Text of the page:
Most instruments have a focusing mechanism to allow movement of the shaft in which the eyepiece is mounted, without needing to manipulate the eyepiece directly. Eyepieces for microscopes have standard barrel diameters measured in millimeters: 23. 2 mm and 30 mm. The eyepiece is connected to the tube. The mechanical tube length of an optical microscope is defined as the distance from the nosepiece opening, where the objective is mounted, to the top edge of the observation tubes where the eyepieces (oculars) are inserted.

Tube length has now been standardized to the Royal Microscopical Society (RMS) suggestion of 160 millimeters for finite-corrected transmitted compound microscopes. The tube part connects the Eyepiece to the Objective glass lenses. Objective Lenses in most microscopes, you will be able to identify about three to four objective lenses attached at the end of the Tube; the most common rate of these lenses range from 4X to 100X magnifying powers. As a standard, the longest objective lens provides greater magnifying power while the shortest provides the minimum.

Microscope objectives are characterized by two parameters: magnification and numerical aperture. The former typically ranges from 4? to 100?, while the latter ranges from 0. 10 to 1. 25, corresponding to focal lengths of about 40 to 2 mm, respectively. These lenses supported by the turret. Turret is the “dish” that provides support for all the Objective lenses. This dish can be rotated to allow the user to change power magnifications. The rotatable metal piece into which the microscope’s objective lenses are attached.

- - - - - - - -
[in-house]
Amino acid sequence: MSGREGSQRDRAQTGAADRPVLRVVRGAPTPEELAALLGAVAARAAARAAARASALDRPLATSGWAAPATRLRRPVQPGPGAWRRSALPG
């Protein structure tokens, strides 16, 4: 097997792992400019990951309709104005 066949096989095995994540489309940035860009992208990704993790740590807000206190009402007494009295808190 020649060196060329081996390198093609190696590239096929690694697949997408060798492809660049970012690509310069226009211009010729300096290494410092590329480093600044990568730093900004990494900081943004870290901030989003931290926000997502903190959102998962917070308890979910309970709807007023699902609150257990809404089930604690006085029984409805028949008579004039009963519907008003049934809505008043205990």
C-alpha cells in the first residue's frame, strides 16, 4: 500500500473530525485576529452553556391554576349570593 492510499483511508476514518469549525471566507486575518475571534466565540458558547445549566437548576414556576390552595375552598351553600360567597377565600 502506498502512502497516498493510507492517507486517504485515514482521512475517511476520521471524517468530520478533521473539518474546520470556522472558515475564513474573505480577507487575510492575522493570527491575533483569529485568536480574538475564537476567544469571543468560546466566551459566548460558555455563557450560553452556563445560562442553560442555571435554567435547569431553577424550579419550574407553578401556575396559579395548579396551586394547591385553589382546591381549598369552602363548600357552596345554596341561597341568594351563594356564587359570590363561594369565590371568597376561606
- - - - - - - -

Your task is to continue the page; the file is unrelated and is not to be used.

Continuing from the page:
A “turret” style stereo microscope refers to the type that has more than one objective lens which can then be rotated into position. On a compound microscope the turret is the ring holding the objective lenses allowing the operator to rotate them into position as needed. DATE:August 14, 2012 TO:Prof. Cuevas, Technical English Instructor FROM:Group 6 SUBJECT:GHW2: MECHANISM DESCRIPTION (DRAFT) Here is our group homework number 2 (mechanism description draft) with correspondent requirements such as the totality of our machine subject in an expanded definition form, parts and description of compound microscope.

While doing our group homework number 2 (draft) we conclude all the necessary information on our topic and we used several expanding techniques, we elaborate all the parts and its function, we included how the compound microscope works our topic which is the compound microscope became more detailed and accurate. We assume any further updates and advised from you sir to make our GHW2 more precise and accurate so that we may attain our goal in making this mechanism description. Attachment: Mechanism Description (DRAFT)


Figure 1: A compound microscope


Figure 4: An eyepiece


Figure 3: A mechanical tube


Figure 4: A object lenses


Figure 5: A turret

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Compound Microscope. (2020, Jun 01). Retrieved from

Compound Microscope